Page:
The COVFEFE Act Is Real, And It’s Here To Make Trump’s Tweets A Matter Of Official Record

News Editor
06.12.17 2 Comments

Getty Image

Democratic Rep. Mike Quigley (D-IL) decided that the era of Donald Trump’s most notorious typo should last forever. In the spirit of everlasting torture, Quigley spawned the COVFEFE Act, which — horrendously — is real. Yes, it’s a nightmare but probably a necessary one. The morning after Trump’s gibberish (which everyone largely agrees was meant to say “coverage” because he was railing against the “unfair” media), he tried to turn it into a puzzle, and then Sean Spicer piled on with claims that #Covfefe meant something to a very select group of people because no one stopped him.

No one believes Spicer, ever, and Trump deleted his #Covfefe, which he isn’t supposed to do because a president’s tweets are supposed to be preserved in the national archives until the apocalypse strikes. Although this tweet only contained a typo, deletion becomes a more serious potential issue when he attacks other leaders, thereby causing rifts that stretch across the globe.

Enter Quigley and his Communications Over Various Feeds Electronically For Engagement Act, which will expand the Presidential Records Act to include social media posts. The official press release explains why:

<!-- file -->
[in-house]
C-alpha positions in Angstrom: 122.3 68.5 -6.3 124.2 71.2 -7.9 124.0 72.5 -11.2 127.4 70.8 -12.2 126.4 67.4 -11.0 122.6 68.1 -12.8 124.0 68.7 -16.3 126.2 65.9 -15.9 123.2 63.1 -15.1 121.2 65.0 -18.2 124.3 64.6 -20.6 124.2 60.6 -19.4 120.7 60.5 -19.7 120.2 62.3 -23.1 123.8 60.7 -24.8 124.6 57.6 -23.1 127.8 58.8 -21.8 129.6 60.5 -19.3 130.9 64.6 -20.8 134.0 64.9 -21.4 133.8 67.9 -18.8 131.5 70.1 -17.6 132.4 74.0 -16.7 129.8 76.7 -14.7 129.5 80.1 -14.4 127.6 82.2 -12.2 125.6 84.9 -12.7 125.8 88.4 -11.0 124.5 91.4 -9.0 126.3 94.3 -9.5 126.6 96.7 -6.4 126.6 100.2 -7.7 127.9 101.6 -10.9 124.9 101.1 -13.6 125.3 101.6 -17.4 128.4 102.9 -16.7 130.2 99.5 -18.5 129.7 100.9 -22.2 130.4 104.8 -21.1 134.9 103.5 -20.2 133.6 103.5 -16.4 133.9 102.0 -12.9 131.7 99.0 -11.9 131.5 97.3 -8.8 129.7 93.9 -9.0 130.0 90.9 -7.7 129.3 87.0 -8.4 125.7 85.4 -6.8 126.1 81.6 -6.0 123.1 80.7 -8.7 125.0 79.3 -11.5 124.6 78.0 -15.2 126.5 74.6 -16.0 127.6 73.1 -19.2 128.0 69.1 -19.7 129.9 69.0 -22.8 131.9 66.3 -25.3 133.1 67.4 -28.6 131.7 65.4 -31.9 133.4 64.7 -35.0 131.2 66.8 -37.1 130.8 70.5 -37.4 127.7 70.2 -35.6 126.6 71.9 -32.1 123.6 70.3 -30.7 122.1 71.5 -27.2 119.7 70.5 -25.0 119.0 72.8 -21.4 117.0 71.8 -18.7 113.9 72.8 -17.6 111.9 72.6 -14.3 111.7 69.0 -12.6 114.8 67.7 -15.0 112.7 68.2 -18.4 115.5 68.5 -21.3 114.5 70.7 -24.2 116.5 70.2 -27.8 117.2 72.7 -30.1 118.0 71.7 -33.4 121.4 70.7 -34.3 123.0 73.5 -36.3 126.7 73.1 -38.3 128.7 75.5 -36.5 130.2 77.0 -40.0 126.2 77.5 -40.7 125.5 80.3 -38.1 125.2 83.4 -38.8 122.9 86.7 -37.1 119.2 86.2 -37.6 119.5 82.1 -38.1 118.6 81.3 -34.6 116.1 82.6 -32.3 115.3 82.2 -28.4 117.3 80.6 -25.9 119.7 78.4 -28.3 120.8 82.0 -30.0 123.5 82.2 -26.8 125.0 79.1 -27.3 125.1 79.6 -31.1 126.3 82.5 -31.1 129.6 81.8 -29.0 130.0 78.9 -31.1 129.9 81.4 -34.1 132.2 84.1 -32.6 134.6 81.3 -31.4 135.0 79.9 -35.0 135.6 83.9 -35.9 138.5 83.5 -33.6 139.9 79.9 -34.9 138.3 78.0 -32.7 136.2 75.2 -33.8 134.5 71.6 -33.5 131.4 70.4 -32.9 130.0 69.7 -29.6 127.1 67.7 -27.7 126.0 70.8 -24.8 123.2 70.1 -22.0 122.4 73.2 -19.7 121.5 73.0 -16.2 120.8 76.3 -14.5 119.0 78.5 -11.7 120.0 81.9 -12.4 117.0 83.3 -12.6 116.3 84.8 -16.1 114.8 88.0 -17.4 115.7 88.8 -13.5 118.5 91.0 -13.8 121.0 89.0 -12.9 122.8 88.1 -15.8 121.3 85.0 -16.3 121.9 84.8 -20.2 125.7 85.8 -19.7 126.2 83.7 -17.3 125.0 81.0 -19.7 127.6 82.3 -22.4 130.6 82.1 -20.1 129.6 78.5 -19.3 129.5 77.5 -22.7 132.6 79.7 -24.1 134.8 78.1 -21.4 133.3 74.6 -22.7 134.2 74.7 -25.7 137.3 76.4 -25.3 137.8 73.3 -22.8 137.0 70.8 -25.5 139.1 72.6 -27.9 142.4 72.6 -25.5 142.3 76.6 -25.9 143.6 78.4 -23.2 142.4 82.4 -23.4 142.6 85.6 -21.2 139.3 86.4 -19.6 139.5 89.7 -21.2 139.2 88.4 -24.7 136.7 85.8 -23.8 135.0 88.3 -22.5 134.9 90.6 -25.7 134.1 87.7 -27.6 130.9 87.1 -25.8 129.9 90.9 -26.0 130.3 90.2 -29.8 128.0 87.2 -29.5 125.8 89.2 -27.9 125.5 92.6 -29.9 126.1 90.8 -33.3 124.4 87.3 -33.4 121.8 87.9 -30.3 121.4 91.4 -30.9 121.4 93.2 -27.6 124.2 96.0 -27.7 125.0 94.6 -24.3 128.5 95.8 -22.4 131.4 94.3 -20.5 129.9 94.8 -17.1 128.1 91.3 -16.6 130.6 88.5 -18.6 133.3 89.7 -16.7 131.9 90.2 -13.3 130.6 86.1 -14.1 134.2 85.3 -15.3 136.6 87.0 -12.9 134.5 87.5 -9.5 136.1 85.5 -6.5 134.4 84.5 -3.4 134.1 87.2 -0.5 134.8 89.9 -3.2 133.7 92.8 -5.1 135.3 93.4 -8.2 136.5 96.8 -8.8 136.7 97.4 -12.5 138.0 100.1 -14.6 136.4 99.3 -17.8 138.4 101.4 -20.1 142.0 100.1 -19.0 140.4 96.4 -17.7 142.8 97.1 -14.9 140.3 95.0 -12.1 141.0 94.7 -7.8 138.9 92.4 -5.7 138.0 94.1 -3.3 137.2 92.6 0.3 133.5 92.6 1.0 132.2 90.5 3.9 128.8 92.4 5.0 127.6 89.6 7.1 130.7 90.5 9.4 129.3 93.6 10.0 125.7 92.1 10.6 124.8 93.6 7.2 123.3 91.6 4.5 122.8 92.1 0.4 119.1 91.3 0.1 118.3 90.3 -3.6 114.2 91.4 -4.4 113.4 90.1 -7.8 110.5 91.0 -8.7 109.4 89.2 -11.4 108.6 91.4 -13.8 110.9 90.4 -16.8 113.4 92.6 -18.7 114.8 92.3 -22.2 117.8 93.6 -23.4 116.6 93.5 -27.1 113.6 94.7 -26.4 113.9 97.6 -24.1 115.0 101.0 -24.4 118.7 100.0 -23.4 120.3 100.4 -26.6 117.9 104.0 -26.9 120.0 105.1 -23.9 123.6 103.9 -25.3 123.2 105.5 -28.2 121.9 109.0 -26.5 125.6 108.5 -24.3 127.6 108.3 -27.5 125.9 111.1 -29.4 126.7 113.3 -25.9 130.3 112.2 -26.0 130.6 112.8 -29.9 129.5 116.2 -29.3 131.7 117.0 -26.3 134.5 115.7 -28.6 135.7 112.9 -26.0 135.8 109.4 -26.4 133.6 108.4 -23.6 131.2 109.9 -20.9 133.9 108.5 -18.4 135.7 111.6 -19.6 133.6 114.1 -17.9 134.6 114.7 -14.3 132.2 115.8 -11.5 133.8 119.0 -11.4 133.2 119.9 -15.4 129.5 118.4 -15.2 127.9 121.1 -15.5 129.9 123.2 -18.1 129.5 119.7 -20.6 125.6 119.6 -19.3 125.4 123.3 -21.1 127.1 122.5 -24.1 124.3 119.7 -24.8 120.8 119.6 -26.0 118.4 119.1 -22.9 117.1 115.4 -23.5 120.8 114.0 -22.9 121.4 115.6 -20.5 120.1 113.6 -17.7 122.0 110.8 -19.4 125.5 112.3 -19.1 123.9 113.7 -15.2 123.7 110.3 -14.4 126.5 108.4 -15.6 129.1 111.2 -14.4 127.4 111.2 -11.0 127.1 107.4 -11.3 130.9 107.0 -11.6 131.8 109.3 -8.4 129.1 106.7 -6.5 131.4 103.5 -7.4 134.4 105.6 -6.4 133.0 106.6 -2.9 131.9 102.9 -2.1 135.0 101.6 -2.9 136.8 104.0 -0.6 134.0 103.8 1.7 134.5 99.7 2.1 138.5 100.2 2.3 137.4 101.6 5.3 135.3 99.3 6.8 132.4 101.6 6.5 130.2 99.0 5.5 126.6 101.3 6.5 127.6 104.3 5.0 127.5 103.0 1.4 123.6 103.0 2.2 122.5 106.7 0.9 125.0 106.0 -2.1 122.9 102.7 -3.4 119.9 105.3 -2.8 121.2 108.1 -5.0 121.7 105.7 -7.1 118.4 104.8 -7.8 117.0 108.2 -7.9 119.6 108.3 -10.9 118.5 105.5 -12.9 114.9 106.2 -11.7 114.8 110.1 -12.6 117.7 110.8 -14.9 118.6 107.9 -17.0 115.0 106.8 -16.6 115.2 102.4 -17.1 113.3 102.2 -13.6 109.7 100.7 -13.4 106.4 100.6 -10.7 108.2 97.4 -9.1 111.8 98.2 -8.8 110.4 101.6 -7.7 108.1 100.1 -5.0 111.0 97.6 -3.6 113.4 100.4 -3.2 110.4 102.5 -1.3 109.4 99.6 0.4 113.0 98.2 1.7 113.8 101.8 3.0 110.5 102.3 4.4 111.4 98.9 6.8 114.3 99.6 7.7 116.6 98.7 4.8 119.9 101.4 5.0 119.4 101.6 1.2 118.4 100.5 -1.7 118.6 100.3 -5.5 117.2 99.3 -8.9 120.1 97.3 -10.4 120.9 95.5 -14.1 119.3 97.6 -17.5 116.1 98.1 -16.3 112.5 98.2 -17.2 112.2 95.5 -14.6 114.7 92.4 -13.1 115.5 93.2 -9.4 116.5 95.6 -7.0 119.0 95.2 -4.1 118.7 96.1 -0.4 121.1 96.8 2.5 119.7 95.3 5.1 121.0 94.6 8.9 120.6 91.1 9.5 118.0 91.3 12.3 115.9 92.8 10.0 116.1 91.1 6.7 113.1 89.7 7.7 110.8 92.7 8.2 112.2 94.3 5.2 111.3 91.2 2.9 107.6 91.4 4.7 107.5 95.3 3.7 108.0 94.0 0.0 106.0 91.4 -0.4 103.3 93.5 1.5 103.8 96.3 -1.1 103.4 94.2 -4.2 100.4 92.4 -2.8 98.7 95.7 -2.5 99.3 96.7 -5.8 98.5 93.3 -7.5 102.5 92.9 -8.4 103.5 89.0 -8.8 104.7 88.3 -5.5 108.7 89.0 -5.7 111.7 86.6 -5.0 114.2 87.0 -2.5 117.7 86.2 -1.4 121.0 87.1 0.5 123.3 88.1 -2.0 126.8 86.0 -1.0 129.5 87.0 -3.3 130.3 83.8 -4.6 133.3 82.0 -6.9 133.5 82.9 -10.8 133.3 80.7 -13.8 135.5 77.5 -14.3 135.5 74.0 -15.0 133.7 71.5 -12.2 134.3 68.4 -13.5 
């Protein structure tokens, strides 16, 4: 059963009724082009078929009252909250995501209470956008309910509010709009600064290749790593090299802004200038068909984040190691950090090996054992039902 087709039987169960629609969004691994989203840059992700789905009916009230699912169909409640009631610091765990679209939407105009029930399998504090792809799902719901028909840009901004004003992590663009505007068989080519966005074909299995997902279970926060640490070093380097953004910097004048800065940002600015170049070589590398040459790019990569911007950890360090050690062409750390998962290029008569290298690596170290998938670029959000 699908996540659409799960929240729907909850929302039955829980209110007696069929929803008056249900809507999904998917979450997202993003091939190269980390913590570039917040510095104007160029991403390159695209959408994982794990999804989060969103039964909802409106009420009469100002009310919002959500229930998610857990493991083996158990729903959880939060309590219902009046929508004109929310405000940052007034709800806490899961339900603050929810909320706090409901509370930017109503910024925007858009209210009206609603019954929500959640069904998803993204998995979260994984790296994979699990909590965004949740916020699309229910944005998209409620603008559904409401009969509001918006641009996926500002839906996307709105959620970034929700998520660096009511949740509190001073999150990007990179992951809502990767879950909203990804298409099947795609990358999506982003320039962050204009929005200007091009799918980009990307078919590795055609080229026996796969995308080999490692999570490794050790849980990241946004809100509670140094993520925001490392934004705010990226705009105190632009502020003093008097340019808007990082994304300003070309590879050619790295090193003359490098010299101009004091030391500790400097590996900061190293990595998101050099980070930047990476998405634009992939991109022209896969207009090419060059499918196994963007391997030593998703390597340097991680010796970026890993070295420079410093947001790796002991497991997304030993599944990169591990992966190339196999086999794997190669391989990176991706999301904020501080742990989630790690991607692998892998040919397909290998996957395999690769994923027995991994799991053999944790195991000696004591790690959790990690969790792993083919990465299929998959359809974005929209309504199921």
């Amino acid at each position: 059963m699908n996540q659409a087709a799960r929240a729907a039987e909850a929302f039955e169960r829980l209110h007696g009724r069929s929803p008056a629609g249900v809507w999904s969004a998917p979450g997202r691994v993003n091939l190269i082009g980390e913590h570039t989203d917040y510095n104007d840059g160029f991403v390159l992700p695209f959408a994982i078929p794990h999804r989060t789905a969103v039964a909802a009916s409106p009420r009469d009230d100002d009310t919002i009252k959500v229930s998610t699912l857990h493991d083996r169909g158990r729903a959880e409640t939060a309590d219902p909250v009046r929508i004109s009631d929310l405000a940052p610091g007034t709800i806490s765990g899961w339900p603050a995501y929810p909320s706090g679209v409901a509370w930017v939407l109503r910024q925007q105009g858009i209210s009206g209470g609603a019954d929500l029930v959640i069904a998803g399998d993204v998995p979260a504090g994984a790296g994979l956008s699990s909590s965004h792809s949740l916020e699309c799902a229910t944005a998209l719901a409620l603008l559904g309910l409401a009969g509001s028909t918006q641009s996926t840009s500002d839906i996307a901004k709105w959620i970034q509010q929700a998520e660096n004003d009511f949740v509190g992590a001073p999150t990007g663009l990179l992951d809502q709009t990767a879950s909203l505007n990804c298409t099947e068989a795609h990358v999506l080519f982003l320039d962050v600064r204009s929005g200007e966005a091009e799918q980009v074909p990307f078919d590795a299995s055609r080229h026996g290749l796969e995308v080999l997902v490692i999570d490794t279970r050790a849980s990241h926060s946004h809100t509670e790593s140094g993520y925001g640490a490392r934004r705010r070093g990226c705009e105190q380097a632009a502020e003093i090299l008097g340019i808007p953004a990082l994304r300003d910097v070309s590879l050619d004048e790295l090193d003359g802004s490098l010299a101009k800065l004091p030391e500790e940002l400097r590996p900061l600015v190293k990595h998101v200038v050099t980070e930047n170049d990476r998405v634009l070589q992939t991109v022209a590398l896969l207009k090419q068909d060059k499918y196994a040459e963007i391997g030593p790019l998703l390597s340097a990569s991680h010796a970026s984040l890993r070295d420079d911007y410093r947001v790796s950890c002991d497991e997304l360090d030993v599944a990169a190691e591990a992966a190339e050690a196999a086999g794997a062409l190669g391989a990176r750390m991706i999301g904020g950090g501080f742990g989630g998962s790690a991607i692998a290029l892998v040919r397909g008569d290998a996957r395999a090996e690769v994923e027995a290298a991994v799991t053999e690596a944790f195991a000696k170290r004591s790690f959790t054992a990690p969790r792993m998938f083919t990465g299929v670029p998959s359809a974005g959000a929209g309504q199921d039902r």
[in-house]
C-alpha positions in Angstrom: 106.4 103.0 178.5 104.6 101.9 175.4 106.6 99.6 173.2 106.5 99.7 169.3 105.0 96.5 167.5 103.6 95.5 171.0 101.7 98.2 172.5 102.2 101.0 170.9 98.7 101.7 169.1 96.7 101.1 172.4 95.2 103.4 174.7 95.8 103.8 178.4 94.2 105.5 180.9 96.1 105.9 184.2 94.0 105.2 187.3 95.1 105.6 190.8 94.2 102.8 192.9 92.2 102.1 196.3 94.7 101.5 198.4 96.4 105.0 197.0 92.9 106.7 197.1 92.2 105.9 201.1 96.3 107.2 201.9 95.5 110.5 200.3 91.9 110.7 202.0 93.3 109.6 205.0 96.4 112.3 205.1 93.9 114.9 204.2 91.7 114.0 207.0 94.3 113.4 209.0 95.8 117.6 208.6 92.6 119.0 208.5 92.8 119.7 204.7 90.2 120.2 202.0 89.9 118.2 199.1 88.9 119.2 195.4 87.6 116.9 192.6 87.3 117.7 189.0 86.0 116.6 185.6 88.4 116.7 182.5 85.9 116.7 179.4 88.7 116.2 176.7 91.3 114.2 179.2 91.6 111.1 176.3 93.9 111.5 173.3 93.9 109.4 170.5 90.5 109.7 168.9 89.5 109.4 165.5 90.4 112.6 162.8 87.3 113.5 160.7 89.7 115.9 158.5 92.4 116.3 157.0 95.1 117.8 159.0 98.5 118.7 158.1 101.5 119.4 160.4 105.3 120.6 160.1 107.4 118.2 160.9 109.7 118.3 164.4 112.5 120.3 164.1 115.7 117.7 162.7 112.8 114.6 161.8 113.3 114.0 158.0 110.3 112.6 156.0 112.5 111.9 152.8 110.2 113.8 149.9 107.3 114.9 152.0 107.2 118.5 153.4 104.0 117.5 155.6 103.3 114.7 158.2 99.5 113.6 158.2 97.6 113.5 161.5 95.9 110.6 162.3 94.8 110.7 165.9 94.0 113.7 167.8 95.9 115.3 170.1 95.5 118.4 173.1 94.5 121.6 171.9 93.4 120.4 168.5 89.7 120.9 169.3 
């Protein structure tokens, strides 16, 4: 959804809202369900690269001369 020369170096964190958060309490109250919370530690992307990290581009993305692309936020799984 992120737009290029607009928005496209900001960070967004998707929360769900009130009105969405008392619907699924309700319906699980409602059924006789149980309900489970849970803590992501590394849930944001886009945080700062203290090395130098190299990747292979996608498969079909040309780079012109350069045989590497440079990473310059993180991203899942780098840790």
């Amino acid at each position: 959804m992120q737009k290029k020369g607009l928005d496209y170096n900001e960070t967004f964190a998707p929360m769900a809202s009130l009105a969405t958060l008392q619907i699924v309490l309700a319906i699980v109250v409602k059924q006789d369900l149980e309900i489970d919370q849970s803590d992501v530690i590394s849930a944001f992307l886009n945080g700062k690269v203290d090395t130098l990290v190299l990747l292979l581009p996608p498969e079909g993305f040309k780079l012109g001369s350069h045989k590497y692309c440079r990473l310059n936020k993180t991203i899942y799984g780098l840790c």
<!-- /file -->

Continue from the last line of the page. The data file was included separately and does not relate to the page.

“In order to maintain public trust in government, elected officials must answer for what they do and say; this includes 140-character tweets. President Trump’s frequent, unfiltered use of his personal Twitter account as a means of official communication is unprecedented. If the President is going to take to social media to make sudden public policy proclamations, we must ensure that these statements are documented and preserved for future reference. Tweets are powerful, and the President must be held accountable for every post.”

Will the bill pass? Who knows, and there’s not much clarity on whether it would apply specifically to the @Potus Twitter account or Trump’s personal page as well, but Sean Spicer did say that Trump’s tweets are “official statements,” which he’ll probably backtrack upon tomorrow while being asked about this legislation.

If you feel like you’ve heard a lot about Quigley lately, that’s probably because he introduced the House version of the MAR-A-LAGO Act, so named for Trump’s Palm Beach compound and which would “require the disclosure of certain visitor access records” from both the White House and that private residence. Following the act’s introduction, the White House decided to keep visitor logs secret, and the resulting mess is still unresolved.

As far as the COVFEFE Act goes, there’s a natural tendency to burn it in a fire, but with a tweet-president like Trump, it would serve a beneficial purpose.


Around The Web